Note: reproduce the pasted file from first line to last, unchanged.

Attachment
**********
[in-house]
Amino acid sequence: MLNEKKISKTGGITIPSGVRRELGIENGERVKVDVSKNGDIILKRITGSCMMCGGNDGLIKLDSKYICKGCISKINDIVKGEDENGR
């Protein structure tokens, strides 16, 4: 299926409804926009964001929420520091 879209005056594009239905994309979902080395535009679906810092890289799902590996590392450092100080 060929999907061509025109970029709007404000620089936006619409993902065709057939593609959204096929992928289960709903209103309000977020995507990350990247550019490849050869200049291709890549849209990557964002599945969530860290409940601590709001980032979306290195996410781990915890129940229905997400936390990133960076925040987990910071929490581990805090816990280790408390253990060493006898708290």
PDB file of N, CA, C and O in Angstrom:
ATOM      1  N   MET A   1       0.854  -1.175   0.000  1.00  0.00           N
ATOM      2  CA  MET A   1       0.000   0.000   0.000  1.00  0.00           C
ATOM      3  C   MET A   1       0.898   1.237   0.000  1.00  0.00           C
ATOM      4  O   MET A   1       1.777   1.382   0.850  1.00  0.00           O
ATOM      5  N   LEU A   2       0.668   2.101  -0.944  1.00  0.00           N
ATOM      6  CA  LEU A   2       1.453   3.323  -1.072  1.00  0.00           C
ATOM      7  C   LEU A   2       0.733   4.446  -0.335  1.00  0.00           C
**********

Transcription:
[in-house]
Amino acid sequence: MLNEKKISKTGGITIPSGVRRELGIENGERVKVDVSKNGDIILKRITGSCMMCGGNDGLIKLDSKYICKGCISKINDIVKGEDENGR
């Protein structure tokens, strides 16, 4: 299926409804926009964001929420520091 879209005056594009239905994309979902080395535009679906810092890289799902590996590392450092100080 060929999907061509025109970029709007404000620089936006619409993902065709057939593609959204096929992928289960709903209103309000977020995507990350990247550019490849050869200049291709890549849209990557964002599945969530860290409940601590709001980032979306290195996410781990915890129940229905997400936390990133960076925040987990910071929490581990805090816990280790408390253990060493006898708290």
PDB file of N, CA, C and O in Angstrom:
ATOM      1  N   MET A   1       0.854  -1.175   0.000  1.00  0.00           N
ATOM      2  CA  MET A   1       0.000   0.000   0.000  1.00  0.00           C
ATOM      3  C   MET A   1       0.898   1.237   0.000  1.00  0.00           C
ATOM      4  O   MET A   1       1.777   1.382   0.850  1.00  0.00           O
ATOM      5  N   LEU A   2       0.668   2.101  -0.944  1.00  0.00           N
ATOM      6  CA  LEU A   2       1.453   3.323  -1.072  1.00  0.00           C
ATOM      7  C   LEU A   2       0.733   4.446  -0.335  1.00  0.00           C